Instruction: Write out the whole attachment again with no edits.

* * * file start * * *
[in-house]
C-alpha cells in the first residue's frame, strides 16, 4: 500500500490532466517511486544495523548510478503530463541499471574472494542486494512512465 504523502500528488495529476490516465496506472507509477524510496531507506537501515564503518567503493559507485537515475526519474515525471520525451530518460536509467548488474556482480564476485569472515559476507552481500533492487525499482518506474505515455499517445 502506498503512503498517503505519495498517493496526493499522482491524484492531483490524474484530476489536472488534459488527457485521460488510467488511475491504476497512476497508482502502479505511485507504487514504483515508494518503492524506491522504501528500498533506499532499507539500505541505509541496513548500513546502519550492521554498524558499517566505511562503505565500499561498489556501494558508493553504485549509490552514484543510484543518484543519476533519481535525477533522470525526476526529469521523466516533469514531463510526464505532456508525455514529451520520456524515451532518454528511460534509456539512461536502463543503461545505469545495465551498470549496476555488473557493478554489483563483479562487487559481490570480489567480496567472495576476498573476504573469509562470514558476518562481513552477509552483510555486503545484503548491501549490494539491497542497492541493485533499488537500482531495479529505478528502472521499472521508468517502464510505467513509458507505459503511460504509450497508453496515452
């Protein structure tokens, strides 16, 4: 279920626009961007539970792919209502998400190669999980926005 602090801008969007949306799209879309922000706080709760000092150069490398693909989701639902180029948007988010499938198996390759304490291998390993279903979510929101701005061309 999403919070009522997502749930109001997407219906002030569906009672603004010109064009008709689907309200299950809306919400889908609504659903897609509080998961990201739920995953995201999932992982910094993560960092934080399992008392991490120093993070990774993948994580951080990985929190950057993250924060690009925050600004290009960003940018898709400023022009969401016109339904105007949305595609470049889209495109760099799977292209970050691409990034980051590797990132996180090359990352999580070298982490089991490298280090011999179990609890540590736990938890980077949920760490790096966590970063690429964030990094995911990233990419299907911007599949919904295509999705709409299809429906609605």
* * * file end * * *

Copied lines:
[in-house]
C-alpha cells in the first residue's frame, strides 16, 4: 500500500490532466517511486544495523548510478503530463541499471574472494542486494512512465 504523502500528488495529476490516465496506472507509477524510496531507506537501515564503518567503493559507485537515475526519474515525471520525451530518460536509467548488474556482480564476485569472515559476507552481500533492487525499482518506474505515455499517445 502506498503512503498517503505519495498517493496526493499522482491524484492531483490524474484530476489536472488534459488527457485521460488510467488511475491504476497512476497508482502502479505511485507504487514504483515508494518503492524506491522504501528500498533506499532499507539500505541505509541496513548500513546502519550492521554498524558499517566505511562503505565500499561498489556501494558508493553504485549509490552514484543510484543518484543519476533519481535525477533522470525526476526529469521523466516533469514531463510526464505532456508525455514529451520520456524515451532518454528511460534509456539512461536502463543503461545505469545495465551498470549496476555488473557493478554489483563483479562487487559481490570480489567480496567472495576476498573476504573469509562470514558476518562481513552477509552483510555486503545484503548491501549490494539491497542497492541493485533499488537500482531495479529505478528502472521499472521508468517502464510505467513509458507505459503511460504509450497508453496515452
């Protein structure tokens, strides 16, 4: 279920626009961007539970792919209502998400190669999980926005 602090801008969007949306799209879309922000706080709760000092150069490398693909989701639902180029948007988010499938198996390759304490291998390993279903979510929101701005061309 999403919070009522997502749930109001997407219906002030569906009672603004010109064009008709689907309200299950809306919400889908609504659903897609509080998961990201739920995953995201999932992982910094993560960092934080399992008392991490120093993070990774993948994580951080990985929190950057993250924060690009925050600004290009960003940018898709400023022009969401016109339904105007949305595609470049889209495109760099799977292209970050691409990034980051590797990132996180090359990352999580070298982490089991490298280090011999179990609890540590736990938890980077949920760490790096966590970063690429964030990094995911990233990419299907911007599949919904295509999705709409299809429906609605």